Segment 1: Weathering the Economic Fallout SEGMENT BEGINS AT 00:38 Due to poor economic policies, there is an even greater slowdown in the global economy on the horizon. Listen as economist Jerry Robinson gives us a glimpse into 2023 and shares a simple way to...
by Jerry Robinson, FTMDaily.com Editor-in-Chief
It was reported this week that the total amount of both private and Federal student loan debt has crossed the $1 trillion level. The study, which was conducted by the Consumer Financial Protection Bureau, was apparently the first in-depth look at the growing private student loan debt levels. The CFPC concluded that total student loan debt had reached $1 trillion months ago — an amount larger than both the nation's total credit card debt ($693 billion) and total outstanding auto loan debt ($730 billion). And student loan borrowing is increasing each year. In 2011 alone, more than $117 billion was loaned out in federal student loans. This figure does not include private borrowing.
Here's a snippet of the CFPC article:
The lines of job-seekers are long, states are reducing their higher education budgets, and household budgets are straining. Young consumers are shouldering much of the punishment in the form of substantial student loan bills for doing exactly what they were told would be the key to a better life. Large levels of debt might also pose immediate problems for the rest of us.
Excessive student debt can slow the recovery of the housing market. Student loan borrowers are sending big payments every month to their loan servicers, rather than becoming first-time homebuyers. This debt can also put added stress on the borrowing capacity of the household and government sector.
And according to an earlier report from the Federal Reserve Bank of New York, total student loan debt in America is set to continue its upward trend as college enrollments continue rising and as tuition costs continue soaring.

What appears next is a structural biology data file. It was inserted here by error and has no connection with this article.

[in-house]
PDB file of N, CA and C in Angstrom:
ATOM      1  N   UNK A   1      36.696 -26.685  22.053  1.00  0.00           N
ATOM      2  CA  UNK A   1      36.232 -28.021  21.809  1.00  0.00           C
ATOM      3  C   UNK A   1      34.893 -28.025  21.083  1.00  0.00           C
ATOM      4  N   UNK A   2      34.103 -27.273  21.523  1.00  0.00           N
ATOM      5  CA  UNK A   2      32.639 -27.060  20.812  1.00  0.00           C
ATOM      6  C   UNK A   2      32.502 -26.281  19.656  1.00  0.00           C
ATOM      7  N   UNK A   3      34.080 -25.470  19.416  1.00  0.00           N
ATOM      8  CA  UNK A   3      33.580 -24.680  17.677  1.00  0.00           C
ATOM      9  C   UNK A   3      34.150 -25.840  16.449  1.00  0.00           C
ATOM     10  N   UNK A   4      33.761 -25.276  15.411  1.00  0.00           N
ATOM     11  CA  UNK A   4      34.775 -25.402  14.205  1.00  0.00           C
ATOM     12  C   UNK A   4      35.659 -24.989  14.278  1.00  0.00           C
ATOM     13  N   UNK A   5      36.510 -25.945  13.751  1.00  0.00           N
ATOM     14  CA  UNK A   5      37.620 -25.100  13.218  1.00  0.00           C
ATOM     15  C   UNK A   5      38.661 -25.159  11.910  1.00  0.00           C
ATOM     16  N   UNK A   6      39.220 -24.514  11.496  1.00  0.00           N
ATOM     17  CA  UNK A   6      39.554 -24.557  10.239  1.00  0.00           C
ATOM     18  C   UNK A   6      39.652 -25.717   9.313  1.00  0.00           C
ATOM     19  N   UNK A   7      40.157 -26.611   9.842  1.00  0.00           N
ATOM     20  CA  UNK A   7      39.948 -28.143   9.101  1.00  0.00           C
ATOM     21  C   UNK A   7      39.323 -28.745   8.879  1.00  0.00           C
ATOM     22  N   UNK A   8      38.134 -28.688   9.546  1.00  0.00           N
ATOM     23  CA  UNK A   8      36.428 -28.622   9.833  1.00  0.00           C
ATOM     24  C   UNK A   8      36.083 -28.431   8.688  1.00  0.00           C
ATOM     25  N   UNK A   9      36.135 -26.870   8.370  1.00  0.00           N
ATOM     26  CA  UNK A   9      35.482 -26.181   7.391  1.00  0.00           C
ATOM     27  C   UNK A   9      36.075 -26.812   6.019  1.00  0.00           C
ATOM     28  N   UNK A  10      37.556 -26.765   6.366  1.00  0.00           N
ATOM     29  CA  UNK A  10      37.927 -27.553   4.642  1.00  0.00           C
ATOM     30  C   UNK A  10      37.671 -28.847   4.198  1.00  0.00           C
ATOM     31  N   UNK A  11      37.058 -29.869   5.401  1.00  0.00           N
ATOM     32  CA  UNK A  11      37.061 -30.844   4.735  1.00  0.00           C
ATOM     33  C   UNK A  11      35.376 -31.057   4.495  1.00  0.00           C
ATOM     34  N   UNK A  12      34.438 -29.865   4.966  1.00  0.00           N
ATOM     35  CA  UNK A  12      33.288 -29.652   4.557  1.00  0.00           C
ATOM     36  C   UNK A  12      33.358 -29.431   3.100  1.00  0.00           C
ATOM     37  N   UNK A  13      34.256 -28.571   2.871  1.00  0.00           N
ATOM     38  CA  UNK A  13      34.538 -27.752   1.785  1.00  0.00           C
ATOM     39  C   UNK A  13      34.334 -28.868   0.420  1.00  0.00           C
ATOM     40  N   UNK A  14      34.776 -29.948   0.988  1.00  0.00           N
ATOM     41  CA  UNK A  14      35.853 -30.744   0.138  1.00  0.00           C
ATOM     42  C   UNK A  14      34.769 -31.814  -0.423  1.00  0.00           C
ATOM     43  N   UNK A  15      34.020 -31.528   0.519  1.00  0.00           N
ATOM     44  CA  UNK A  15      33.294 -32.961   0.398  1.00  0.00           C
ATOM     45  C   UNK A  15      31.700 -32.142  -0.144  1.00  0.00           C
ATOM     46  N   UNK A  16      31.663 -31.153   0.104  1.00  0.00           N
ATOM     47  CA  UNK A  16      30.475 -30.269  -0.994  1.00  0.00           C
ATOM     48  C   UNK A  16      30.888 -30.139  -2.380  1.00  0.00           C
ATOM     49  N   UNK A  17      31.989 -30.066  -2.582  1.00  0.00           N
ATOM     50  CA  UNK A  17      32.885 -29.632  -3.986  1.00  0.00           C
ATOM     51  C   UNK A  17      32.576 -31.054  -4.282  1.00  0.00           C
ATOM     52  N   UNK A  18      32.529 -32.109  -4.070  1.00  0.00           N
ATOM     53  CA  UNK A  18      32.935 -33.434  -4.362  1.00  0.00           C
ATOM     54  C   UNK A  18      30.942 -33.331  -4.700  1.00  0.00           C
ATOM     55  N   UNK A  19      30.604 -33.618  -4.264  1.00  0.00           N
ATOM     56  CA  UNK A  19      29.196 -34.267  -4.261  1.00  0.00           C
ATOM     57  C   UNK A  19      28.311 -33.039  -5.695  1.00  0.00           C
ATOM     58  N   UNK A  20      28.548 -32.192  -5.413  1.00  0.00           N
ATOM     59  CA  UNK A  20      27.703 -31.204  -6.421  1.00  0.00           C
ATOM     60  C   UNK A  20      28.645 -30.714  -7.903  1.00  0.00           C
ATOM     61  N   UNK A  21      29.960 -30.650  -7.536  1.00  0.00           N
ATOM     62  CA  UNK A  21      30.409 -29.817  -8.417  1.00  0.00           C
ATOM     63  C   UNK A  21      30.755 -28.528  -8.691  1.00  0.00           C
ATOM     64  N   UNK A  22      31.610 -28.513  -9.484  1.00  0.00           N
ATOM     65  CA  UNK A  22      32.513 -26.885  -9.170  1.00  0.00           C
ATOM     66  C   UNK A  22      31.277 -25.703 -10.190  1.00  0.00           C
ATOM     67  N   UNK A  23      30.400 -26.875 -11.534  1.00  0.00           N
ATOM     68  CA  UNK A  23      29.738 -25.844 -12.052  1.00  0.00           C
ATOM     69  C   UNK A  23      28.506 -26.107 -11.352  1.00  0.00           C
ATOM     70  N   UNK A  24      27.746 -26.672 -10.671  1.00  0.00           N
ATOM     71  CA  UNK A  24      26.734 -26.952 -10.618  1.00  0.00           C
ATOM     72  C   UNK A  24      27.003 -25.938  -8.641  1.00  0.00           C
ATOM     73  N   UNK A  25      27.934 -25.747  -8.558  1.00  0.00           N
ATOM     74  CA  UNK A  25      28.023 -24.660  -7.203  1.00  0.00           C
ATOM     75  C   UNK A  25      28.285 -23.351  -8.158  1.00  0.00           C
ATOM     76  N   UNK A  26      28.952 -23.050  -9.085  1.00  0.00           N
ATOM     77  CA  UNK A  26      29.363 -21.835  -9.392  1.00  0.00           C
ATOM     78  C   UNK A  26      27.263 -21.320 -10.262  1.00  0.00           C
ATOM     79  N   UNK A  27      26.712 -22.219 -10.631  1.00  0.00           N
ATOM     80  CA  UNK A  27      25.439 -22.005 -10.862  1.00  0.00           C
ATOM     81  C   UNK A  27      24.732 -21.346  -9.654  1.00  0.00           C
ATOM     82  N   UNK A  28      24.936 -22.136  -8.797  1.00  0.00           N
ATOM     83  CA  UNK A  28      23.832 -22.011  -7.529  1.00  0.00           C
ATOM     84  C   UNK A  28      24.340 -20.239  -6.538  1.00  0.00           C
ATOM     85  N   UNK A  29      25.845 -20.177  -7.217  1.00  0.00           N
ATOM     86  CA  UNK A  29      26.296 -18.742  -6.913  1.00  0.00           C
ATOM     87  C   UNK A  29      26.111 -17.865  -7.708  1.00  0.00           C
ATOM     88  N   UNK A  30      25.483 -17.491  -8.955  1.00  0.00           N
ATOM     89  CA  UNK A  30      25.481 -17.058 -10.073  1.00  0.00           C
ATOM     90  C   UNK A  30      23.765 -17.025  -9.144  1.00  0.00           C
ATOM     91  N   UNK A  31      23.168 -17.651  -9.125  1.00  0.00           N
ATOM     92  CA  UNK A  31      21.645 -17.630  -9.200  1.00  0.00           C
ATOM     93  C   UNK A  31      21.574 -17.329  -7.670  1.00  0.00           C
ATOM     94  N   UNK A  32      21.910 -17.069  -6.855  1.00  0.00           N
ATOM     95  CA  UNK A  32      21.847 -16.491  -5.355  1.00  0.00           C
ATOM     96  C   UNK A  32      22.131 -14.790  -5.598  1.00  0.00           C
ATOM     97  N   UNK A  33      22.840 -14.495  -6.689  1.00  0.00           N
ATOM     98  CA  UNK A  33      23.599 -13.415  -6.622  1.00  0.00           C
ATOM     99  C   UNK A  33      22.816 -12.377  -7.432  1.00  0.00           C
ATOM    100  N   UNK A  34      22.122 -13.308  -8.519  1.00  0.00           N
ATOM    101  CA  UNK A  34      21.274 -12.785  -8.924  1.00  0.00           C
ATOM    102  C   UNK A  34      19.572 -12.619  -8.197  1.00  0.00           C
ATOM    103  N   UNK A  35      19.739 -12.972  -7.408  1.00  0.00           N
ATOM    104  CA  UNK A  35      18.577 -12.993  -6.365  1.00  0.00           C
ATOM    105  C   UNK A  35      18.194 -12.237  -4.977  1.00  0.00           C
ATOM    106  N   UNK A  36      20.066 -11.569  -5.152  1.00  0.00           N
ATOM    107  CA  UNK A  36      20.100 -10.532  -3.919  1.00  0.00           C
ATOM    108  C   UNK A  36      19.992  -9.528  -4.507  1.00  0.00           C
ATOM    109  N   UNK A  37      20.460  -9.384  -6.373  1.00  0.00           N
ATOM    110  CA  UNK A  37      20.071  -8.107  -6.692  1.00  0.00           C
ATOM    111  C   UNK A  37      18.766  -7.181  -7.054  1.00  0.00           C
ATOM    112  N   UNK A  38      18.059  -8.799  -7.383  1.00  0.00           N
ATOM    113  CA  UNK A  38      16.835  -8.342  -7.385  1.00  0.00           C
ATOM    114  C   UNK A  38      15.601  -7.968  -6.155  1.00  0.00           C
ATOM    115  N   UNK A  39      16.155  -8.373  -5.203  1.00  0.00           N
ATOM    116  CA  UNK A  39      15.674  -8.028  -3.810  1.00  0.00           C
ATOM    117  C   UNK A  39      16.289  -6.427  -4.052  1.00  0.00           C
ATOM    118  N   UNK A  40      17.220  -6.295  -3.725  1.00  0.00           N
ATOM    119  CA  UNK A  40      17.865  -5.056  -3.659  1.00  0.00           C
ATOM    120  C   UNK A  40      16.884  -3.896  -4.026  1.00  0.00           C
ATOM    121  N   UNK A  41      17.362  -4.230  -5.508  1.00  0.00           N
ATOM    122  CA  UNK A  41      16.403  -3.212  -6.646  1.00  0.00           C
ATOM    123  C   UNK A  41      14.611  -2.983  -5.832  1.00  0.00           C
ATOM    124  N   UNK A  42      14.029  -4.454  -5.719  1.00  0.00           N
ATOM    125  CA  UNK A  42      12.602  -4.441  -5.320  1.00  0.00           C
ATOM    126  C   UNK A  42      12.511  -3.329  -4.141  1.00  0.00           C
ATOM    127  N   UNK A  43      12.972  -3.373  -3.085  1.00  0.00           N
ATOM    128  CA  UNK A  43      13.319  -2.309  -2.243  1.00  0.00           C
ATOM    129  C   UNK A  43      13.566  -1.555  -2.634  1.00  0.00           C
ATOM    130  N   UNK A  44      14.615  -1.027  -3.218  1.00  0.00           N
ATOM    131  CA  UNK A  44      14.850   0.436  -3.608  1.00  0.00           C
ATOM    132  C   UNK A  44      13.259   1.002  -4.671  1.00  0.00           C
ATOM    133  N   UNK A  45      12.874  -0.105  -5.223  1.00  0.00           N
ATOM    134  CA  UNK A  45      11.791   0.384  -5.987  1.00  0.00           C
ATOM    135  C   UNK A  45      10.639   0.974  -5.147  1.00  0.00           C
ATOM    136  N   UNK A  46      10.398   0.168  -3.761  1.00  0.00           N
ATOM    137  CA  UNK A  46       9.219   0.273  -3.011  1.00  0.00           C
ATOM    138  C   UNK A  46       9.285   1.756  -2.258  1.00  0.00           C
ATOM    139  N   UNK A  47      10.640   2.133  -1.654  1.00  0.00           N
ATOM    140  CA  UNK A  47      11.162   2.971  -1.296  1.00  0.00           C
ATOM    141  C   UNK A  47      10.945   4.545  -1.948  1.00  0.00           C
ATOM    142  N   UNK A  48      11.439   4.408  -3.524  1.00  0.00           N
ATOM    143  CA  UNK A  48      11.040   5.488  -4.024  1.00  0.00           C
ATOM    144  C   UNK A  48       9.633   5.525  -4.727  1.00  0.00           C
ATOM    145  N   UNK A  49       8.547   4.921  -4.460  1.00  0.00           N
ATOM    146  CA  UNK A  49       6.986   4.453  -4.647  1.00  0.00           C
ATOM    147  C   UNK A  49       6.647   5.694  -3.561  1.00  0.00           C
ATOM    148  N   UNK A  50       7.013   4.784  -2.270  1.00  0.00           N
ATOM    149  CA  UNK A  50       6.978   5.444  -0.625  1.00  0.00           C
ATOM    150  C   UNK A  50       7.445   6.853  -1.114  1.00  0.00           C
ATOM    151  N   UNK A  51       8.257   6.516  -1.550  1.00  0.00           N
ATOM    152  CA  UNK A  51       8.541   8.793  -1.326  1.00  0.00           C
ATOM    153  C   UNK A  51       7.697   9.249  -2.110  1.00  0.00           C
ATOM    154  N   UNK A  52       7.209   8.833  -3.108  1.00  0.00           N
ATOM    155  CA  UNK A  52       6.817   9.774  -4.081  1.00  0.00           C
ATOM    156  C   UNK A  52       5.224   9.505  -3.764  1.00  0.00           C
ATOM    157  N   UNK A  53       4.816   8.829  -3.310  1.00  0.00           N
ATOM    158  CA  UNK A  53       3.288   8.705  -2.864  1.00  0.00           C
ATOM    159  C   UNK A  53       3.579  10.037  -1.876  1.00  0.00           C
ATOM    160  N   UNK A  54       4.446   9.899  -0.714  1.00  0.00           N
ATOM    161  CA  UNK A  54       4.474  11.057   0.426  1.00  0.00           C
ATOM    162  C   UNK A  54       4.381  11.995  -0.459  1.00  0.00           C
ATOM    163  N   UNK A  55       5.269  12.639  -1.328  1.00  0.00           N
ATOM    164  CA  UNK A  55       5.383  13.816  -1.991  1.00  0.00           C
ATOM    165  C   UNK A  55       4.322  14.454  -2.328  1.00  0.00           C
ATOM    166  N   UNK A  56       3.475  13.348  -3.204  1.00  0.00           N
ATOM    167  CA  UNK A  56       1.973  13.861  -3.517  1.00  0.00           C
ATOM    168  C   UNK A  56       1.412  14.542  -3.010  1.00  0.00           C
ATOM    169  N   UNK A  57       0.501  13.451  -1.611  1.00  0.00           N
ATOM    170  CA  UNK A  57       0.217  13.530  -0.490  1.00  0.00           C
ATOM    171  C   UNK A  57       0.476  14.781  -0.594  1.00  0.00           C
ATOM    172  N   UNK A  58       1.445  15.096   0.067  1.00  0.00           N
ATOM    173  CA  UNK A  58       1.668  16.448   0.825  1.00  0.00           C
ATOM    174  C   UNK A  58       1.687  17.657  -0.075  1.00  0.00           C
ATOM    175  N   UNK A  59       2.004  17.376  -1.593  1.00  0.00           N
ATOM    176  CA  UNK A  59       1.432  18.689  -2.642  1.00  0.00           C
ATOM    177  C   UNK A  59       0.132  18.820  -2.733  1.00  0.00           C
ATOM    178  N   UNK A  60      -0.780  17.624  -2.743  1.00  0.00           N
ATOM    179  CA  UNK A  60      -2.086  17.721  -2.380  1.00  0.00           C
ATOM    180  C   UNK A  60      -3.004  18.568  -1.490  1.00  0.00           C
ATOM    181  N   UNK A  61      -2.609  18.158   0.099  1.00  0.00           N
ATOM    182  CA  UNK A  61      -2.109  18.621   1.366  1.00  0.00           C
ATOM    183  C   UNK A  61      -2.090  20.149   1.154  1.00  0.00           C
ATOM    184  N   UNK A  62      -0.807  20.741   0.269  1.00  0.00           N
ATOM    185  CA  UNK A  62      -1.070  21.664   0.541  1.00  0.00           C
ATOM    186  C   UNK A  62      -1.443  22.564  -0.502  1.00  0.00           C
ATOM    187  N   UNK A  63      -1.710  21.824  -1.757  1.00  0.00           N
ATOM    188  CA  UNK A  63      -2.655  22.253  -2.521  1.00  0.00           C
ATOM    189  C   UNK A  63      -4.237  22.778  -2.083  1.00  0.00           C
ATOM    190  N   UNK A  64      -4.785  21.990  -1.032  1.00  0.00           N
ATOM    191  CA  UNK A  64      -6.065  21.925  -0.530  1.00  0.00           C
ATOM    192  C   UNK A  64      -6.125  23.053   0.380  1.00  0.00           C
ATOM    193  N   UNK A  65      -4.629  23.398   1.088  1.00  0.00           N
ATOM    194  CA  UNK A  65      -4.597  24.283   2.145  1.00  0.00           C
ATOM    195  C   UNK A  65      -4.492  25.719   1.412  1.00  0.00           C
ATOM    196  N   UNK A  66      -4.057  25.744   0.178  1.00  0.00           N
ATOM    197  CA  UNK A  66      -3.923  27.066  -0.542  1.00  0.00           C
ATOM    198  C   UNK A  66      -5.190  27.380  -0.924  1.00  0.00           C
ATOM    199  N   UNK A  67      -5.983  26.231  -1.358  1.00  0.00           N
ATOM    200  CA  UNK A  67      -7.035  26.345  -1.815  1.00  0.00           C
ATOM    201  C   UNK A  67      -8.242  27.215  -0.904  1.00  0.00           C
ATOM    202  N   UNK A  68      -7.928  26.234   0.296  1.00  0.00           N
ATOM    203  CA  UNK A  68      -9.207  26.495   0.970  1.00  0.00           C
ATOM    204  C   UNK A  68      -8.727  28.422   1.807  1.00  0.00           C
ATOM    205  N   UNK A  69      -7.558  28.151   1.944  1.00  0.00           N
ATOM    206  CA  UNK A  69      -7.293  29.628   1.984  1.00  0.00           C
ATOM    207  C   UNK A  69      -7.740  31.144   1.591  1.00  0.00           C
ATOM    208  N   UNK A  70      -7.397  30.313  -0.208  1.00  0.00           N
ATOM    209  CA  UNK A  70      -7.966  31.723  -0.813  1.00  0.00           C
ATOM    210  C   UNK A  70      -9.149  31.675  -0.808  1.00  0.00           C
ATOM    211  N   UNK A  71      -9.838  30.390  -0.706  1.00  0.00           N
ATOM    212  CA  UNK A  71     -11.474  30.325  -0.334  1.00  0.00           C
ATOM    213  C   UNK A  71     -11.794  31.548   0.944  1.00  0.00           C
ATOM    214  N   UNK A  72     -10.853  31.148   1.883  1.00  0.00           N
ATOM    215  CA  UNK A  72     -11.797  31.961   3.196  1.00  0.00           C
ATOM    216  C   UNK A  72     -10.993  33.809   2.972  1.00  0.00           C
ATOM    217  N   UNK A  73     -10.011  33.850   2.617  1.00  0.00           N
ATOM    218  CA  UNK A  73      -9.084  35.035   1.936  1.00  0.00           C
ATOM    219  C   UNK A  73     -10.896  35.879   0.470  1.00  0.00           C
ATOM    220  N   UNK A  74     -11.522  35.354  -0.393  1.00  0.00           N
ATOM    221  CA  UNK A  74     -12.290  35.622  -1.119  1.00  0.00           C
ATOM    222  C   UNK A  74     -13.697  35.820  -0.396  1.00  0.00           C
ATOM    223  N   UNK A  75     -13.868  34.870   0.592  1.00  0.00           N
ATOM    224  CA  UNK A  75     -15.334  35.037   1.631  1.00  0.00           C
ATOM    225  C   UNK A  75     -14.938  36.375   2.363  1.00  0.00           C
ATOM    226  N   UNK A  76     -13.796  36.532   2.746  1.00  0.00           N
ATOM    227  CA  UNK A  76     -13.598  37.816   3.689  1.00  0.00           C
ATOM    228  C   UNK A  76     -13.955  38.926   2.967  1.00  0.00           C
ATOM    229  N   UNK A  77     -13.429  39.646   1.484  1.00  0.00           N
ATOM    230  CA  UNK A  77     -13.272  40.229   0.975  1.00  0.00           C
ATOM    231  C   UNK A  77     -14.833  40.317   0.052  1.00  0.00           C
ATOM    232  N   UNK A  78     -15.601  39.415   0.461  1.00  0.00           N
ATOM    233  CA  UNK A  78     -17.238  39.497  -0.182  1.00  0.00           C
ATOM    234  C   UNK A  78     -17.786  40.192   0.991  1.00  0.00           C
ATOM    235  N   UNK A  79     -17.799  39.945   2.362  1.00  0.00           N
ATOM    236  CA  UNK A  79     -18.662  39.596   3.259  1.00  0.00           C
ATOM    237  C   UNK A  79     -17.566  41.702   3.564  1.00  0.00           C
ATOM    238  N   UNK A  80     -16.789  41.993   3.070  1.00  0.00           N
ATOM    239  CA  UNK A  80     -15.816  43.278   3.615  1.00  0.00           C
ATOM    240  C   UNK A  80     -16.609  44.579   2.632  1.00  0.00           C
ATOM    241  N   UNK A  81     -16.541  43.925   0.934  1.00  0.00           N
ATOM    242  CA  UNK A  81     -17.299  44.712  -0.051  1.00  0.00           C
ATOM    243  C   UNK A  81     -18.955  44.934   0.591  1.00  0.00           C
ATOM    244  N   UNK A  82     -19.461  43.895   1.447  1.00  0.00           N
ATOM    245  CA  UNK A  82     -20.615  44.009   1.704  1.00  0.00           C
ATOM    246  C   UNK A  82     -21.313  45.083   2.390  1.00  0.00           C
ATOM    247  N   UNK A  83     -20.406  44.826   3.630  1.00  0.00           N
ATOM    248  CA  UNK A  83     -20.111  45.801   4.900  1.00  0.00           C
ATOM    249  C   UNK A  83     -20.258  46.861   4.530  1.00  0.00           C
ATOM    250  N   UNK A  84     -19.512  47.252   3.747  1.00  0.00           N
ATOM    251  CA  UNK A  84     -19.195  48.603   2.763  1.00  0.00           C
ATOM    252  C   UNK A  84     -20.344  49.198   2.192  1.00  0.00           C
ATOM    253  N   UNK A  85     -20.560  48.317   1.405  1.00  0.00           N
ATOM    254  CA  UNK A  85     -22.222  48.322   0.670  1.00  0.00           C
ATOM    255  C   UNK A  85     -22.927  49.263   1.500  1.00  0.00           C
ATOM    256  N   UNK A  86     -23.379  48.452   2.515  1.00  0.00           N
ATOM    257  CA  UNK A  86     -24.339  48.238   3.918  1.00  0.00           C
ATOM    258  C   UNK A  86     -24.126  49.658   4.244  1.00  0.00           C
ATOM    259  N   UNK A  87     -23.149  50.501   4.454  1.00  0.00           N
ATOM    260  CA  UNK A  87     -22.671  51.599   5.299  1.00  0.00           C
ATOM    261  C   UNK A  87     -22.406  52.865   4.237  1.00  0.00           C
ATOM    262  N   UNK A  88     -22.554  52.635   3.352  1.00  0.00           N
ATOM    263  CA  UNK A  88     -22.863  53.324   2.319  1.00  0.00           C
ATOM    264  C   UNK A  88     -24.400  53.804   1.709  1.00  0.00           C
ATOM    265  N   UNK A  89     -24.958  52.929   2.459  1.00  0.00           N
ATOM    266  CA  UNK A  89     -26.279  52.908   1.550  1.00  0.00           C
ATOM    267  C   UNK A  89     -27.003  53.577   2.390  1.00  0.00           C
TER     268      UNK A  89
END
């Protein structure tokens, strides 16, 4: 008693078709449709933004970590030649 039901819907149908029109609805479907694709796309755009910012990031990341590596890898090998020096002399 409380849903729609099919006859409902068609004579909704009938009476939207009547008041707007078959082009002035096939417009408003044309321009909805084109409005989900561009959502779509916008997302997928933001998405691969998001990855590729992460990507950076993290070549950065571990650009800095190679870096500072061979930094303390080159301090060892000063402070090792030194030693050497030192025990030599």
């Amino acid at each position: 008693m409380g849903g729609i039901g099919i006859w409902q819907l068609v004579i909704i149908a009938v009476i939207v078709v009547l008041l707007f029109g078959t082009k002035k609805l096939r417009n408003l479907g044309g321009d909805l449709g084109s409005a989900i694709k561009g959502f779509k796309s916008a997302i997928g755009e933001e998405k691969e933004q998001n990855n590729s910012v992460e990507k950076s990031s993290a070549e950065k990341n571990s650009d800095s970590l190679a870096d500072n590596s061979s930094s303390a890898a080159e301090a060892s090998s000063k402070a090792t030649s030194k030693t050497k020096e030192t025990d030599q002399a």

The Federal Reserve report adds:
Further, unlike other types of household debt such as credit cards and auto loans, the student loan market is incredibly complex. Numerous players and institutions hold stakes at each level of the market, including federal and state governments, colleges and universities, financial institutions, students and their families, and numerous servicers and guarantee facilitators.
Like the other financial bubbles that preceded it, the student loan crisis is going to wreak more havoc on our economy. And when you also consider the poor U.S. employment outlook, the tremendous financial pressure on consumers, and the federal government's staggering debt levels, the severity of our national economic problems are painfully clear.
And while I am sure there are some indebted students who are feeling fearful and even ashamed of their current plights, the real embarrassment should be reverberating throughout the pristine halls of the Federal Reserve and the Congress. For at no point in history has any nation ever undertaken such drastic – and even herculean – financial emergency measures that have been implemented in America over the last several years. Despite the the near zero interest rates, the bogus tax benefits, and the massive Fed money pump of trillions of dollars into the financial system, what do the American people have to show for it? Perhaps a few more Chinese imports… and a whole lot of new consumer debt.